In the 1970’s, a pharmacist bought Dr Roberts’ old shop and discovered the original copy of the recipe for the ‘Poor Man’s Friend’ in a sealed envelope marked ‘Private’. It was bought by the Bridport Museum in August 2003 for £480. Other key pieces of Dr Roberts paraphernalia purchased by the museum included the dispensing cabinet at £2,185 that used to be in the East Street shop, his Medical Diploma and gas lights, which in 1832 had been the first in Bridport.
He life is celebrated in the interactive display seen in the image below.
Finally we come to the infamous Bridport Dagger or hangman’s noose. But why is the hangman’s noose known as the Bridport dagger?
The Bridport Dagger is an early joke, at least as far back as Tudor times when Leland, who might have been described as geographer to Henry VIII, wrote “at Bridport be made good daggers”. He fell for the joke which referred to the local hempen rope made into the hangman’s noose.
The hangman’s rope was traditionally made in Bridport which gave birth to the local proverb being ‘stabbed by a Brydport Dagger,’ referred to anyone who had been hung by the noose. Thank goodness there is no longer a market for the Bridport Dagger.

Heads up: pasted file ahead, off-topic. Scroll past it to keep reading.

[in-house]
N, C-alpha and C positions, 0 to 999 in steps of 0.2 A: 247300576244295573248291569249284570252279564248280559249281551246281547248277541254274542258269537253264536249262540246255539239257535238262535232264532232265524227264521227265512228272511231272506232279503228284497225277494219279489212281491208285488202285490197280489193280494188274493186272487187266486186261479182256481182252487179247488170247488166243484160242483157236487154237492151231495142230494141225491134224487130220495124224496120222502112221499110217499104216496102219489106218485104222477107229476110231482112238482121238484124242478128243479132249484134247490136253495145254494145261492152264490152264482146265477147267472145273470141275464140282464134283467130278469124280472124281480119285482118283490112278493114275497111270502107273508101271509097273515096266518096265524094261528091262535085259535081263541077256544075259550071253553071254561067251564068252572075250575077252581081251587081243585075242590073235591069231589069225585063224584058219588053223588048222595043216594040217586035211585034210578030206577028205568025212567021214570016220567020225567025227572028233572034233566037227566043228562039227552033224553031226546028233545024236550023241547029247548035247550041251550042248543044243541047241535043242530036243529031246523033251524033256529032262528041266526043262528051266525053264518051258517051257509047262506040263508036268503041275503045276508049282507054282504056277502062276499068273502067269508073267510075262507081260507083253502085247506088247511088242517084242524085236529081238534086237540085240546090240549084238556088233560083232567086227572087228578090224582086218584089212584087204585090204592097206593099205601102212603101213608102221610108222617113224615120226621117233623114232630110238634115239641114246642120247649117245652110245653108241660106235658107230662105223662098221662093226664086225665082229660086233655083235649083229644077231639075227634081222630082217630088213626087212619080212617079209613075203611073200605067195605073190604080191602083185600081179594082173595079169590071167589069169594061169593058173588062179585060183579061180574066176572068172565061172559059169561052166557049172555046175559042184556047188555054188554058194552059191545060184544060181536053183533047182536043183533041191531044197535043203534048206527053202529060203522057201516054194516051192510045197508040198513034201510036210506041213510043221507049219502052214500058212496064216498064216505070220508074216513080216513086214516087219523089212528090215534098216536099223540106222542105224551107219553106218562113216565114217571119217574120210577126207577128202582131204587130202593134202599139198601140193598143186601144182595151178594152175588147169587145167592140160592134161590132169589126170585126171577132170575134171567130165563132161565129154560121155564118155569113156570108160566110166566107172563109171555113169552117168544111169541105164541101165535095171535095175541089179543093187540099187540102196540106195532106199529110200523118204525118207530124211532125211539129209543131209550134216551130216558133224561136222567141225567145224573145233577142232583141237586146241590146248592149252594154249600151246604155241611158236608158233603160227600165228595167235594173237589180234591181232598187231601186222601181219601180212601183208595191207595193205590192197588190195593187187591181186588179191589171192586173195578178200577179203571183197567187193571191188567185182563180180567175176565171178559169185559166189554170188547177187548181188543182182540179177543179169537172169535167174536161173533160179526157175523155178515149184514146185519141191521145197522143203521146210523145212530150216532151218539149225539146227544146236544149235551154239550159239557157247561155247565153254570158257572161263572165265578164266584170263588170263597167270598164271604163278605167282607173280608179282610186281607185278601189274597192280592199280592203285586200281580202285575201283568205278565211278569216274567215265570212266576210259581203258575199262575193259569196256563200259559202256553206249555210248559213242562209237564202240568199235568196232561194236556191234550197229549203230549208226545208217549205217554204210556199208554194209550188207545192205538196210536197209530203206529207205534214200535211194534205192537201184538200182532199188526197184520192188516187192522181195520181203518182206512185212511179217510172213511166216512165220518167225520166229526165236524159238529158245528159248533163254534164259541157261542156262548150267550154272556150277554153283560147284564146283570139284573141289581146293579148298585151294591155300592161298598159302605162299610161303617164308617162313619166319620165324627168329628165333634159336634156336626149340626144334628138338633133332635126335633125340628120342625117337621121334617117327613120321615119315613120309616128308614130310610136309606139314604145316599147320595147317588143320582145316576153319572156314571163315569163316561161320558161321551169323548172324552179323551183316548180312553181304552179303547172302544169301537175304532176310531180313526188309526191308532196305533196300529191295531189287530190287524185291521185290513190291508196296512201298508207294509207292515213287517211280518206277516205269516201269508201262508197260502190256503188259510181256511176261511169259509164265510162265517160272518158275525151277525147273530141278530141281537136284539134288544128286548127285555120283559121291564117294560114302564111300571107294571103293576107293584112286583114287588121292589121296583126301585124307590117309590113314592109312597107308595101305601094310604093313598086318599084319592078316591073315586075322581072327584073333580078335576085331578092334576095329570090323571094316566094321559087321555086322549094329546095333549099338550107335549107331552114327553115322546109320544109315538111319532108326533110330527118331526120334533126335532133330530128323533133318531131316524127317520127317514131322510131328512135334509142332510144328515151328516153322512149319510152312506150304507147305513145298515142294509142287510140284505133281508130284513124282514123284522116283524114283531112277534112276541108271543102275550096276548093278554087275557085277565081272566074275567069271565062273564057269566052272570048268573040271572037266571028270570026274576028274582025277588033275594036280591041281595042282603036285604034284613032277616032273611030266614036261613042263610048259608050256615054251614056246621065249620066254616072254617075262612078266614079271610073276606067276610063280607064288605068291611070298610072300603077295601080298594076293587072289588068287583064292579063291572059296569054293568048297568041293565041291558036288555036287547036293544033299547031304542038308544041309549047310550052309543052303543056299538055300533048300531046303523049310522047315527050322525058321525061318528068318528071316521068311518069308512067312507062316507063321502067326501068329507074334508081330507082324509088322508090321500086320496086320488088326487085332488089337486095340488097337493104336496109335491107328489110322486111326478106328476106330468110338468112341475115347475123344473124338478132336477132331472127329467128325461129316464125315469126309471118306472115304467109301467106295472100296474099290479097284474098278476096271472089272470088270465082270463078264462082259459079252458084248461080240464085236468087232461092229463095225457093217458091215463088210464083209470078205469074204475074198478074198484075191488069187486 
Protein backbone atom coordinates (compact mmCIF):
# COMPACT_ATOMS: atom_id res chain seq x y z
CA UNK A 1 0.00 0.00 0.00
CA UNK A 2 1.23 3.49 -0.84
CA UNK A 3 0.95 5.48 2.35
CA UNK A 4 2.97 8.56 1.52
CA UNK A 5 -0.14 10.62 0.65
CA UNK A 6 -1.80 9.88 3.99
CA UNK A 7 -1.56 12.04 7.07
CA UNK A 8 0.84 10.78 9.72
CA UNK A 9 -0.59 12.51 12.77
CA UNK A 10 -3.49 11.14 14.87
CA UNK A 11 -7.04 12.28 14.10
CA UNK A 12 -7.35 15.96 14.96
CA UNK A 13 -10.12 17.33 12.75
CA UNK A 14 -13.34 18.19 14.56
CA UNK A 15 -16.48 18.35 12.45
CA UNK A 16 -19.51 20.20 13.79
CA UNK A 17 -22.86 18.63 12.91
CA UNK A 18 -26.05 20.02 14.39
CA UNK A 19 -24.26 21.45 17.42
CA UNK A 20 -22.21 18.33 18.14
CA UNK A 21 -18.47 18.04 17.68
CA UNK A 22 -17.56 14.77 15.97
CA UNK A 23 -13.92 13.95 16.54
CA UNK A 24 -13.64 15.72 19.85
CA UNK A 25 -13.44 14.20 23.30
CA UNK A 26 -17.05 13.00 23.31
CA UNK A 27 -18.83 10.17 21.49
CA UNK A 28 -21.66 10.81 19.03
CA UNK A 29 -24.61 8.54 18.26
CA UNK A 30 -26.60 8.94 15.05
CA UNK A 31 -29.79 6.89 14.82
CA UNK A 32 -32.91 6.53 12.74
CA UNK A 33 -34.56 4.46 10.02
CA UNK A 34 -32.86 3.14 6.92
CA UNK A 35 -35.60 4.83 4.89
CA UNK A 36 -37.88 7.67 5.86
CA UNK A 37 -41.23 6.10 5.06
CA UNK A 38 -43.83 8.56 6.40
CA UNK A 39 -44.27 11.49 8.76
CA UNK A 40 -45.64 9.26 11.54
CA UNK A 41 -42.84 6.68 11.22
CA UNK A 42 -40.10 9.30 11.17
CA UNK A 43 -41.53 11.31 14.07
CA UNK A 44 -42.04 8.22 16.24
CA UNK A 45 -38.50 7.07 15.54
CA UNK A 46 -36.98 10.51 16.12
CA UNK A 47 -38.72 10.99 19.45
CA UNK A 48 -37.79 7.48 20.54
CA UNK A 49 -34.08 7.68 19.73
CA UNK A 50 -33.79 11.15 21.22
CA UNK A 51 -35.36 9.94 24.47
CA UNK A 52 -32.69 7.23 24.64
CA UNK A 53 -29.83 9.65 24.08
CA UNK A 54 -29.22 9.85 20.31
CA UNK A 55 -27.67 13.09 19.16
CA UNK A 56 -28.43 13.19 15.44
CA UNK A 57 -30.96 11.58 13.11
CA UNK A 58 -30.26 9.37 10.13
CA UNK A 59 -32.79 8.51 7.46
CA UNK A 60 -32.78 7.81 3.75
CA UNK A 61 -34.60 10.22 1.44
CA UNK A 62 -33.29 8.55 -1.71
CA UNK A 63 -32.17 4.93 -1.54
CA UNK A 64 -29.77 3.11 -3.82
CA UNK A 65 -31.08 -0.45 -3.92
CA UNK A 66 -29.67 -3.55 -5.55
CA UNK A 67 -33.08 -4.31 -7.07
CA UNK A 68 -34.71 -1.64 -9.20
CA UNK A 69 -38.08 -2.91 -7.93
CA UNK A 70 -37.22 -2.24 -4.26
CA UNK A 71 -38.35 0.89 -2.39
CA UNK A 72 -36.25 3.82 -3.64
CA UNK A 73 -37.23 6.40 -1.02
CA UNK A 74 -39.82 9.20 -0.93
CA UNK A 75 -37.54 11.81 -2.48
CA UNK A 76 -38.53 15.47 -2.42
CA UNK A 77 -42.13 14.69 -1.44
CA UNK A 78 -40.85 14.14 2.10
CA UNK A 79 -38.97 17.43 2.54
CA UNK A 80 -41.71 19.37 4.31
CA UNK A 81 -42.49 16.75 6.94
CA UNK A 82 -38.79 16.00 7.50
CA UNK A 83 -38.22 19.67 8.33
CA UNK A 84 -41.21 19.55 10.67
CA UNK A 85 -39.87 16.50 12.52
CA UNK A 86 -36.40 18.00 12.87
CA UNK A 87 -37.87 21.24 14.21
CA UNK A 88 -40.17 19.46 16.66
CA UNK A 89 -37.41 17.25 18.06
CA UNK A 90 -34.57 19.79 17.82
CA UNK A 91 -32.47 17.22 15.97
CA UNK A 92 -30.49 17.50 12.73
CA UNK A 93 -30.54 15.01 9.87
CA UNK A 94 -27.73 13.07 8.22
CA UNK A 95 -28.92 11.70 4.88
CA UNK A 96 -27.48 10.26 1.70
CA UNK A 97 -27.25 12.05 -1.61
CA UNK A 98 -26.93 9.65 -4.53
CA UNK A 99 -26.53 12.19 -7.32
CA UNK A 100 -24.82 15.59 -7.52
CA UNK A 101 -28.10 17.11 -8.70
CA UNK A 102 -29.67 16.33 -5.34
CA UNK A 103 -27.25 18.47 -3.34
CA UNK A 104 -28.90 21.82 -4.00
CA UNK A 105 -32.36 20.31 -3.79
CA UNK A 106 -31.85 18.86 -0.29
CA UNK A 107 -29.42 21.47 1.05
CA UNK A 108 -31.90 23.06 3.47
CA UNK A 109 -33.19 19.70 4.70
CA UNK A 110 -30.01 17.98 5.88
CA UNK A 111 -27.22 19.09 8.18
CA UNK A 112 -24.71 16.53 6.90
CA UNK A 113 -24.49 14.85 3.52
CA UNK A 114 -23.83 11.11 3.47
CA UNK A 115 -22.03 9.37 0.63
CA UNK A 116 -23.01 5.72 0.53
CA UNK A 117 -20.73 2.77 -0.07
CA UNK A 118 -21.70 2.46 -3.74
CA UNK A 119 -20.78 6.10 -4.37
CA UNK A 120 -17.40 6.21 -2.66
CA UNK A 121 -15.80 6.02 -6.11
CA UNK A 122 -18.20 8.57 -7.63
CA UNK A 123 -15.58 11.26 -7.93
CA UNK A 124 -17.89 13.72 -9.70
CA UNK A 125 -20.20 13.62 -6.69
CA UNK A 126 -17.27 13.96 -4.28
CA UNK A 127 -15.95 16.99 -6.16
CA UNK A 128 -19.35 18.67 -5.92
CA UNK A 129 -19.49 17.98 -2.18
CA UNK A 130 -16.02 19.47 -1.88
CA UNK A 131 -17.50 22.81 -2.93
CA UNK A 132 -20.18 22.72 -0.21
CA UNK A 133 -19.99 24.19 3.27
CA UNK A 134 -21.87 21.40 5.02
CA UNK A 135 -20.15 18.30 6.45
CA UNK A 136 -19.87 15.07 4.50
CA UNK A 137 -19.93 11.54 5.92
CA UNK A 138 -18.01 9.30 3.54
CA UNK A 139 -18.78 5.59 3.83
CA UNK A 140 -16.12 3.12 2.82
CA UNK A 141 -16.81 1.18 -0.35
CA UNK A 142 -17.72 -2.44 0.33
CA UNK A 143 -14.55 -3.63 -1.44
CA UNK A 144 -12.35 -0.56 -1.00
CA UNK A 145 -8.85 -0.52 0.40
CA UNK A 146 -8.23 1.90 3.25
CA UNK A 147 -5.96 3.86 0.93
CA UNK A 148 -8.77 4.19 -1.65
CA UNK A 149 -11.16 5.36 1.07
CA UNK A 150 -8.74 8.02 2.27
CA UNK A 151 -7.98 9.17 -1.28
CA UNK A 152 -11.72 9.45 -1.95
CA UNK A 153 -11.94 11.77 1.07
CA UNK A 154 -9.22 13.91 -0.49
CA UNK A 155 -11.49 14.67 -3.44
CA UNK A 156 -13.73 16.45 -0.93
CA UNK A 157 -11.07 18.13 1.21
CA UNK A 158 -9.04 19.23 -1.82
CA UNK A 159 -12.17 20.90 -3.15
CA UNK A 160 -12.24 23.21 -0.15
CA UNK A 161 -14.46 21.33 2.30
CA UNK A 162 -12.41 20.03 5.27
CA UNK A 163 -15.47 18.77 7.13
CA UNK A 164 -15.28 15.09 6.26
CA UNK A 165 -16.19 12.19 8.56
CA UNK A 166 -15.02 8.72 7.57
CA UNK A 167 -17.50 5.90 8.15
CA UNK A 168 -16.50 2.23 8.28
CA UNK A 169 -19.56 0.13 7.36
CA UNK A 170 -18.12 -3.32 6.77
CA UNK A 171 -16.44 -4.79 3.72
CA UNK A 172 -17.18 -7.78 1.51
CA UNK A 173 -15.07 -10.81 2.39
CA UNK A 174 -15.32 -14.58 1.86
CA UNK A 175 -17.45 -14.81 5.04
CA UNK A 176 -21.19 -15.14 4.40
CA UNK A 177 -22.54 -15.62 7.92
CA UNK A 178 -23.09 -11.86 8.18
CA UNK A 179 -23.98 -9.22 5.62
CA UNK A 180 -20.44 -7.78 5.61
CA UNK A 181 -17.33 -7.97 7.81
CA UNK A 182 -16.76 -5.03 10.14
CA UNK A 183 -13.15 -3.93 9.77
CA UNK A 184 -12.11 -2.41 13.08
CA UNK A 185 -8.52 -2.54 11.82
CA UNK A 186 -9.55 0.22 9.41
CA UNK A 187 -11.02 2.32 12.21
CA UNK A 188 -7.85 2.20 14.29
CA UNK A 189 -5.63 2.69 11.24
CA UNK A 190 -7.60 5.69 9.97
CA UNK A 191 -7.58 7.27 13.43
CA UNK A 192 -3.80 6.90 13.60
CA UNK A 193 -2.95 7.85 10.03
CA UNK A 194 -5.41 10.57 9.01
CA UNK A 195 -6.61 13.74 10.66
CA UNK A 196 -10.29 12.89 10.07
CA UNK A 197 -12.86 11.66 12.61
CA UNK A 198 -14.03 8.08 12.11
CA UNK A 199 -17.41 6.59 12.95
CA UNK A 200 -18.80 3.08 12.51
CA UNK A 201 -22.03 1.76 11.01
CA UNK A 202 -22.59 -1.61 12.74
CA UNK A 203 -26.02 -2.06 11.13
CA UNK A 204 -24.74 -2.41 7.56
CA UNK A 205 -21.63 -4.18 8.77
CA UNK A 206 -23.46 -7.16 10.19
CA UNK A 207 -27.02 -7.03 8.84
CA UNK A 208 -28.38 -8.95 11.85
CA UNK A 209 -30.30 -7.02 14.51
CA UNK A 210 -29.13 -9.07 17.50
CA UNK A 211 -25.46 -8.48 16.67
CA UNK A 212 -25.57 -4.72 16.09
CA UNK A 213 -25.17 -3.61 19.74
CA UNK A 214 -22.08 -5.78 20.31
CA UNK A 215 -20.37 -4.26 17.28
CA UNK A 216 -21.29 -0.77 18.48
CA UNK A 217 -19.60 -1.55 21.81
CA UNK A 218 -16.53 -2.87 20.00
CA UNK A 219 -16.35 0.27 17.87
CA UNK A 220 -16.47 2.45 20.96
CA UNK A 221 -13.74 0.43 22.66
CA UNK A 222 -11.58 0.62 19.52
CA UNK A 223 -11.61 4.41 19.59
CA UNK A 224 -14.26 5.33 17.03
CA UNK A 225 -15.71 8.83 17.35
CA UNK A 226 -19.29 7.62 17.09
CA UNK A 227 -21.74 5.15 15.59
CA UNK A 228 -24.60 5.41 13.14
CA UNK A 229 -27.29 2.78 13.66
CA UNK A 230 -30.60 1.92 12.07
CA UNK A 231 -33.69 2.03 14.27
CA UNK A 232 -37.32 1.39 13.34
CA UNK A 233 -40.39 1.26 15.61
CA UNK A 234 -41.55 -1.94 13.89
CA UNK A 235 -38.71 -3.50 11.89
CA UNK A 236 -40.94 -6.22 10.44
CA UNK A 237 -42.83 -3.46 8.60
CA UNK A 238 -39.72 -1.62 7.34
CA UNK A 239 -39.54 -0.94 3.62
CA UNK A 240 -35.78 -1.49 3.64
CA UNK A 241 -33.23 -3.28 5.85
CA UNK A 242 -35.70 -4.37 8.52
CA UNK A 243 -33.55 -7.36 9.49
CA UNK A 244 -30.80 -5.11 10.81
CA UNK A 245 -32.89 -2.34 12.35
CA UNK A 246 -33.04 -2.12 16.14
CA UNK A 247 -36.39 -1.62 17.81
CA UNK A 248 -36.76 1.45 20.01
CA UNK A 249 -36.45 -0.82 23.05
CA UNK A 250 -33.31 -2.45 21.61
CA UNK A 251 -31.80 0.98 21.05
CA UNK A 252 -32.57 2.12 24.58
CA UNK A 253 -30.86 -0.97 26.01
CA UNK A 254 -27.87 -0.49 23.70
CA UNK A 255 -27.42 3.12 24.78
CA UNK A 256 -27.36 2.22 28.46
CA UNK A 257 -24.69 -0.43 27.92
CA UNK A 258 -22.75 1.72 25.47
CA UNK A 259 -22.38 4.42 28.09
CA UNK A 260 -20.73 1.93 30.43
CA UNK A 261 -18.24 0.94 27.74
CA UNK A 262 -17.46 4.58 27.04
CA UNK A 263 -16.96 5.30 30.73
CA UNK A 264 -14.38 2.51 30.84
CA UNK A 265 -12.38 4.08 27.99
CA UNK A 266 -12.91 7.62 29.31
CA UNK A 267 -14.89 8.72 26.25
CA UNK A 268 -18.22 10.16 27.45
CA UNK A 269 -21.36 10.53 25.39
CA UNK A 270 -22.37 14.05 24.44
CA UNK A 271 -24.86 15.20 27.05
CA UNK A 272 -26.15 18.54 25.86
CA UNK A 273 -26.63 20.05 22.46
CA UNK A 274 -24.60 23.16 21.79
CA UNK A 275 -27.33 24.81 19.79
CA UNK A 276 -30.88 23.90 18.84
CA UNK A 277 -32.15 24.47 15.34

Three Bridport Daggers are on display each made of a different material. What are they made of?
I thoroughly enjoyed my visit to the museum. It has to be one of the ‘must go’ places in town for locals and visitors alike. If you think you know Bridport think again I learn something new every time I visit and I know there is much more to learn.
Another way to learn more about our fantastic town is to go on one of the museums Guided Walks. To find out more go to:
If you really want to delve deep into Bridport’s history the museum’s Local History centre located at The Grove in Rax Lane. It is not currently open due to Covid-restrictions, but volunteers can answer enquiries sent in via the website.
Bridport Museum was one of 1385 arts and cultural organisations to be awarded money from the Government’s Cultural Recovery Fund. The grant of £50,000 covers income that was lost during the Museum’s closure, and will help towards a more sustainable future.
When I spoke to Karen Hunt, Chair of Bridport Museum Trust, she told me that the Museum welcomes this much-needed grant and the continued support of Dorset Council and Bridport Town Council as well as the local community. ‘During these challenging times, it is so gratifying to see visitors return to enjoy our wonderful museum. Just pop in when you are passing. But if you are not ready yet, or want more, have a look at some of the Bridport stories on the Museum website – from the Bridport tiger to the towns’s connections with slavery.’